The Learning of Greece & Rome Neglected

Edward Gibbon, Memoirs of My Life and Writings:

“The design of my first work, the Essay on the Study of Literature, was suggested by a refinement of vanity, the desire of justifying and praising the object of a favourite pursuit. In France, to which my ideas were confined, the learning and language of Greece and Rome were neglected by a philosophic age. The guardian of those studies, the Academy of Inscriptions, was degraded to the lowest rank among the three royal societies of Paris: the new appellation of Erudits was contemptuously applied to the successors of Lipsius and Casaubon; and I was provoked to hear (see M. d’Alembert Discours preliminaire a l’Encyclopedie) that the exercise of the memory, their sole merit, had been superseded by the nobler faculties of the imagination and the judgment. I was ambitious of proving by my own example, as well as by my precepts, that all the faculties of the mind may be exercised and displayed by the study of ancient literature.”

Dry and Literal Interpretation

Edward Gibbon, Memoirs of My Life and Writings:

“The first tutor into whose hands I was resigned appears to have been one of the best of the tribe: Dr. Waldegrave was a learned and pious man, of a mild disposition, strict morals, and abstemious life, who seldom mingled in the politics or the jollity of the college. But his knowledge of the world was confined to the university; his learning was of the last, rather than the present age; his temper was indolent; his faculties, which were not of the first rate, had been relaxed by the climate, and he was satisfied, like his fellows, with the slight and superficial discharge of an important trust. As soon as my tutor had sounded the insufficiency of his pupil in school-learning, he proposed that we should read every morning from ten to eleven the comedies of Terence. The sum of my improvement in the university of Oxford is confined to three or four Latin plays; and even the study of an elegant classic, which might have been illustrated by a comparison of ancient and modern theatres, was reduced to a dry and literal interpretation of the author’s text.”

For Friday, Some Fragments from Phocylides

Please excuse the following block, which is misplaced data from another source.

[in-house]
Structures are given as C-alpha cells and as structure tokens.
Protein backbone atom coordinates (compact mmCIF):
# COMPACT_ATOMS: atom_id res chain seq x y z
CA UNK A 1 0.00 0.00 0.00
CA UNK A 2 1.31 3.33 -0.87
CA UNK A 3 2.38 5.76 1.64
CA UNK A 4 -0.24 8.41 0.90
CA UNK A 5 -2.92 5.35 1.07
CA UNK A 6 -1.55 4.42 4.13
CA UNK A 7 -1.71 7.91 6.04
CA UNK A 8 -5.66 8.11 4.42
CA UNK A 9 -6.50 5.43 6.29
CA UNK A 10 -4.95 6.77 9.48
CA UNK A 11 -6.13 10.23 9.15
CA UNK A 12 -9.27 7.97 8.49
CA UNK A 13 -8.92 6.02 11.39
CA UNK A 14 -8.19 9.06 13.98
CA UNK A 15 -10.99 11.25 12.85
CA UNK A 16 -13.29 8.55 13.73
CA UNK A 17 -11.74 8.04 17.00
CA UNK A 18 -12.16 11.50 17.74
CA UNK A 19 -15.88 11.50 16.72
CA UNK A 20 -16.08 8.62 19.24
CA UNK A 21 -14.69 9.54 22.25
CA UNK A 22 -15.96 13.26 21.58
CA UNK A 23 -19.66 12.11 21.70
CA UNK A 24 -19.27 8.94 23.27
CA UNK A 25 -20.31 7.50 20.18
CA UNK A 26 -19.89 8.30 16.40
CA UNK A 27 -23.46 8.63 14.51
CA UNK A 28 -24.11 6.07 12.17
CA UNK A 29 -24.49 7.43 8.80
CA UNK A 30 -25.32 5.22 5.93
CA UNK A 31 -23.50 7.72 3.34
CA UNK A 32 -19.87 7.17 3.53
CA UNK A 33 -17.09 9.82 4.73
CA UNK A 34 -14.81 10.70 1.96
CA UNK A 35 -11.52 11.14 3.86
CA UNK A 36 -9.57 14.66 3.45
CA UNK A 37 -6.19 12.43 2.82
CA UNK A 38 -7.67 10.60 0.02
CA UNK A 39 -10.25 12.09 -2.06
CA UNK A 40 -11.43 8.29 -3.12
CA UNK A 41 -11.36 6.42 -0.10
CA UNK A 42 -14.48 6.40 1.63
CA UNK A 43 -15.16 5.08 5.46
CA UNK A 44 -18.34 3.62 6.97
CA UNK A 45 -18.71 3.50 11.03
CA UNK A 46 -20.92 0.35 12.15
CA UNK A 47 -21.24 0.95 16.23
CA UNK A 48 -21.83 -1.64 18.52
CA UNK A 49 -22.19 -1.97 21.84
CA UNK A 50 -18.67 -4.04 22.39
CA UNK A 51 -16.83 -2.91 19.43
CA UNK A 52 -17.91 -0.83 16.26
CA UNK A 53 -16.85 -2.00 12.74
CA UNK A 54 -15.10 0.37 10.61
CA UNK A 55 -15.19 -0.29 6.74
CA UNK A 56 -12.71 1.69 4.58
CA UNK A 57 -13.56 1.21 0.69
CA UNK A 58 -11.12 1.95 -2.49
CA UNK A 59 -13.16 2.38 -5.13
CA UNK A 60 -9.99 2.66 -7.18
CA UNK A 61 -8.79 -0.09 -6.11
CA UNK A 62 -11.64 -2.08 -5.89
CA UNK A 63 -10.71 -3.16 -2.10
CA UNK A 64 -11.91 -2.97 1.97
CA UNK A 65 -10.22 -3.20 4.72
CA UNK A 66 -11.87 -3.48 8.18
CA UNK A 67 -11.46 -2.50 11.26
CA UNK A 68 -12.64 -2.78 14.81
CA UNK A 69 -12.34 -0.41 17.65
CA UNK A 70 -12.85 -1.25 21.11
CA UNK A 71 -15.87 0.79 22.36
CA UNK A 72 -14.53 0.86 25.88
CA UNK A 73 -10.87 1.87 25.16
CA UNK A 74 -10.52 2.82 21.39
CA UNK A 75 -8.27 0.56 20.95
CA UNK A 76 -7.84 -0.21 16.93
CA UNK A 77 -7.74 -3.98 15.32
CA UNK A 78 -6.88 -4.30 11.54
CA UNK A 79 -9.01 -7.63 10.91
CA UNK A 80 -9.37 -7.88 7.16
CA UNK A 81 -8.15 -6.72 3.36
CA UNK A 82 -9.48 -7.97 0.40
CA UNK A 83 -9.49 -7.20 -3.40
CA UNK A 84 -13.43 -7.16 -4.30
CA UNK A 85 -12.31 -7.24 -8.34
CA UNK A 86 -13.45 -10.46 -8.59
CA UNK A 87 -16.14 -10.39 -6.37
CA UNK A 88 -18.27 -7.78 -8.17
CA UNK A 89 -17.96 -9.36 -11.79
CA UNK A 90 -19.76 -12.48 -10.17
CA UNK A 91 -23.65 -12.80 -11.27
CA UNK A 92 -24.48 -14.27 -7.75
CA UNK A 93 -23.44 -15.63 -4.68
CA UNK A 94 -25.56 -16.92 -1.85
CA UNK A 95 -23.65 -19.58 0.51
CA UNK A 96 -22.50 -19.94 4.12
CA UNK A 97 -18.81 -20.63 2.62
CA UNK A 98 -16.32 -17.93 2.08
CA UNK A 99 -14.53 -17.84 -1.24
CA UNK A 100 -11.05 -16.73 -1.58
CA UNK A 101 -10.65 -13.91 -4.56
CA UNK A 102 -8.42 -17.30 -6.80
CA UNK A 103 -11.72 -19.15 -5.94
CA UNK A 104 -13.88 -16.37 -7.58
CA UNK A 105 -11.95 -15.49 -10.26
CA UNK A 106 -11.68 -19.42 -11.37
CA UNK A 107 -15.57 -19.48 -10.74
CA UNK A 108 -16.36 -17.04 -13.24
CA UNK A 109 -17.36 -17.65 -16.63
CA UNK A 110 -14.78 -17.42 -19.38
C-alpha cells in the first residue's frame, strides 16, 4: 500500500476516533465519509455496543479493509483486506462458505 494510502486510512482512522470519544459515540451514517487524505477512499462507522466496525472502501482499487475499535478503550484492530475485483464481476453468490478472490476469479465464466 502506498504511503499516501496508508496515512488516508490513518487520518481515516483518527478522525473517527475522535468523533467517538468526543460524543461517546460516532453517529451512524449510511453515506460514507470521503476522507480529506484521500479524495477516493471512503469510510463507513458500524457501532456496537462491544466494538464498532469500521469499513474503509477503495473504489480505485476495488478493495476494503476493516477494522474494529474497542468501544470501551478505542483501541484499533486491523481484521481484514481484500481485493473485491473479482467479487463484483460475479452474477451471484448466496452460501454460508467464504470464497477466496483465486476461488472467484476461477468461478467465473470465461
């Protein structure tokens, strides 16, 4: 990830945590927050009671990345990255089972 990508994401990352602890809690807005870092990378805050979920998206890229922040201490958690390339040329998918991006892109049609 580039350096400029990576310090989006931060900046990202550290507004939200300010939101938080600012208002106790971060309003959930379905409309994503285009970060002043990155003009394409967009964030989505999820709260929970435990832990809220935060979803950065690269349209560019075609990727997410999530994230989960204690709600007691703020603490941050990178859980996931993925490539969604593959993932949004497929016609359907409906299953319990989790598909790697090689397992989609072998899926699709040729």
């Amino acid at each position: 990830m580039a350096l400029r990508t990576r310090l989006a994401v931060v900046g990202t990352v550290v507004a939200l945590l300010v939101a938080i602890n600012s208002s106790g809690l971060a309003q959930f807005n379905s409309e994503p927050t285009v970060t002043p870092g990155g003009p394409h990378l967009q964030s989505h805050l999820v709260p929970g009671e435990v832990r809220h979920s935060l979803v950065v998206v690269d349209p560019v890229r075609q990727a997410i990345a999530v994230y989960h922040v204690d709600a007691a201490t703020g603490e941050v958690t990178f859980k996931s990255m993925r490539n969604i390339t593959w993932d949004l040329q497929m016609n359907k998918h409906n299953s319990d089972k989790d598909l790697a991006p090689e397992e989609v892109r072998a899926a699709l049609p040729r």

Some fragments from Phocylides, mostly preserved in Stobaeus

3 Stob. 4.29.28

“What good is it to be noble
For those who are charmless in words and counsel?”

τί πλέον, γένος εὐγενὲς εἶναι,
οἷς οὔτ᾿ ἐν μύθοις ἕπεται χάρις οὔτ᾿ ἐνὶ βουλῇ;

Φωκυλίδου (fr. 9 B. p. 4473).

“Many men certainly seem to be sound of mind
Because they walk around in good order, even though they’re airheads”

Πολλοί τοι δοκέουσι σαόφρονες ἔμμεναι ἄνδρες,
σὺν κόσμῳ στείχοντες, ἐλαφρόνοοί περ ἐόντες.

Ps. Phoc. 113

“Everyone is equal as a corpse and god is king of the dead.
The land is common to all, both paupers and their kings.”

Πάντες ἴσον νέκυες, ψυχῶν δὲ θεὸς βασιλεύει.
κοινὸς χῶρος ἅπασι, πένησί τε καὶ βασιλεῦσιν.

Fr. 4

“A city lived in order on high ground
Though small is better than brainless Ninevah”

πόλις ἐν σκοπέλῳ κατὰ κόσμον
οἰκέουσα σμικρὴ κρέσσων Νίνου ἀφραινούσης.

Related image
Temple of Apollo at Didyma

The Portrait of a Dissipated Tyrant

Edward Gibbon, The Decline and Fall of the Roman Empire, Chp. 60:

“In the series of the Byzantine princes, I have exhibited the hypocrisy and ambition, the tyranny and fall, of Andronicus, the last male of the Comnenian family who reigned at Constantinople. The revolution, which cast him headlong from the throne, saved and exalted Isaac Angelus, who descended by the females from the same Imperial dynasty. The successor of a second Nero might have found it an easy task to deserve the esteem and affection of his subjects; they sometimes had reason to regret the administration of Andronicus. The sound and vigorous mind of the tyrant was capable of discerning the connection between his own and the public interest; and while he was feared by all who could inspire him with fear, the unsuspected people, and the remote provinces, might bless the inexorable justice of their master. But his successor was vain and jealous of the supreme power, which he wanted courage and abilities to exercise: his vices were pernicious, his virtues (if he possessed any virtues) were useless, to mankind; and the Greeks, who imputed their calamities to his negligence, denied him the merit of any transient or accidental benefits of the times. Isaac slept on the throne, and was awakened only by the sound of pleasure: his vacant hours were amused by comedians and buffoons, and even to these buffoons the emperor was an object of contempt: his feasts and buildings exceeded the examples of royal luxury: the number of his eunuchs and domestics amounted to twenty thousand; and a daily sum of four thousand pounds of silver would swell to four millions sterling the annual expense of his household and table. His poverty was relieved by oppression; and the public discontent was inflamed by equal abuses in the collection, and the application, of the revenue. While the Greeks numbered the days of their servitude, a flattering prophet, whom he rewarded with the dignity of patriarch, assured him of a long and victorious reign of thirty-two years; during which he should extend his sway to Mount Libanus, and his conquests beyond the Euphrates. But his only step towards the accomplishment of the prediction was a splendid and scandalous embassy to Saladin, to demand the restitution of the holy sepulchre, and to propose an offensive and defensive league with the enemy of the Christian name. In these unworthy hands, of Isaac and his brother, the remains of the Greek empire crumbled into dust. The Island of Cyprus, whose name excites the ideas of elegance and pleasure, was usurped by his namesake, a Comnenian prince; and by a strange concatenation of events, the sword of our English Richard bestowed that kingdom on the house of Lusignan, a rich compensation for the loss of Jerusalem.”

Wasting Money on Public Welfare

Edward Gibbon, The Decline and Fall of the Roman Empire Vol. 1, Chp. 2, Part III